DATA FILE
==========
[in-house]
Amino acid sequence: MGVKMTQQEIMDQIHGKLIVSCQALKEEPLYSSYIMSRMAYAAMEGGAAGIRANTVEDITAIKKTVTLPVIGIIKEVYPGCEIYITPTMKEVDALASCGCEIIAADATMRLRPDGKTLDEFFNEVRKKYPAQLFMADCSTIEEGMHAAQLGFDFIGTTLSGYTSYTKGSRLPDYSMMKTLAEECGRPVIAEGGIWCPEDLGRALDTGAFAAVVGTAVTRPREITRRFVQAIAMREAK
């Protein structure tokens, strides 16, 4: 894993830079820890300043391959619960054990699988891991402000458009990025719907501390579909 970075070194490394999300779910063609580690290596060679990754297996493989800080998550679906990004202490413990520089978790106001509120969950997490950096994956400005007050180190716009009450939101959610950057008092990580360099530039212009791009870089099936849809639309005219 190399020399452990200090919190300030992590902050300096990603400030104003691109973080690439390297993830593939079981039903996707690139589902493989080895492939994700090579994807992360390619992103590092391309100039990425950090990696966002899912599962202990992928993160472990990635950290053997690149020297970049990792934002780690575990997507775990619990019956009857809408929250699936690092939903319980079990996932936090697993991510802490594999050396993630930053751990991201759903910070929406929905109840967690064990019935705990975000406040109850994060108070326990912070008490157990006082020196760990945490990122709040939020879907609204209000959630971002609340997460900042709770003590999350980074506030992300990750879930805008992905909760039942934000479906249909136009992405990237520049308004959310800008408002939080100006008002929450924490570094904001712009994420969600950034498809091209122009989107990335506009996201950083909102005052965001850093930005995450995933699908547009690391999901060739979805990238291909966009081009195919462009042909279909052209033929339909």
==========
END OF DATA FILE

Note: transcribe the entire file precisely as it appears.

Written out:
[in-house]
Amino acid sequence: MGVKMTQQEIMDQIHGKLIVSCQALKEEPLYSSYIMSRMAYAAMEGGAAGIRANTVEDITAIKKTVTLPVIGIIKEVYPGCEIYITPTMKEVDALASCGCEIIAADATMRLRPDGKTLDEFFNEVRKKYPAQLFMADCSTIEEGMHAAQLGFDFIGTTLSGYTSYTKGSRLPDYSMMKTLAEECGRPVIAEGGIWCPEDLGRALDTGAFAAVVGTAVTRPREITRRFVQAIAMREAK
């Protein structure tokens, strides 16, 4: 894993830079820890300043391959619960054990699988891991402000458009990025719907501390579909 970075070194490394999300779910063609580690290596060679990754297996493989800080998550679906990004202490413990520089978790106001509120969950997490950096994956400005007050180190716009009450939101959610950057008092990580360099530039212009791009870089099936849809639309005219 190399020399452990200090919190300030992590902050300096990603400030104003691109973080690439390297993830593939079981039903996707690139589902493989080895492939994700090579994807992360390619992103590092391309100039990425950090990696966002899912599962202990992928993160472990990635950290053997690149020297970049990792934002780690575990997507775990619990019956009857809408929250699936690092939903319980079990996932936090697993991510802490594999050396993630930053751990991201759903910070929406929905109840967690064990019935705990975000406040109850994060108070326990912070008490157990006082020196760990945490990122709040939020879907609204209000959630971002609340997460900042709770003590999350980074506030992300990750879930805008992905909760039942934000479906249909136009992405990237520049308004959310800008408002939080100006008002929450924490570094904001712009994420969600950034498809091209122009989107990335506009996201950083909102005052965001850093930005995450995933699908547009690391999901060739979805990238291909966009081009195919462009042909279909052209033929339909």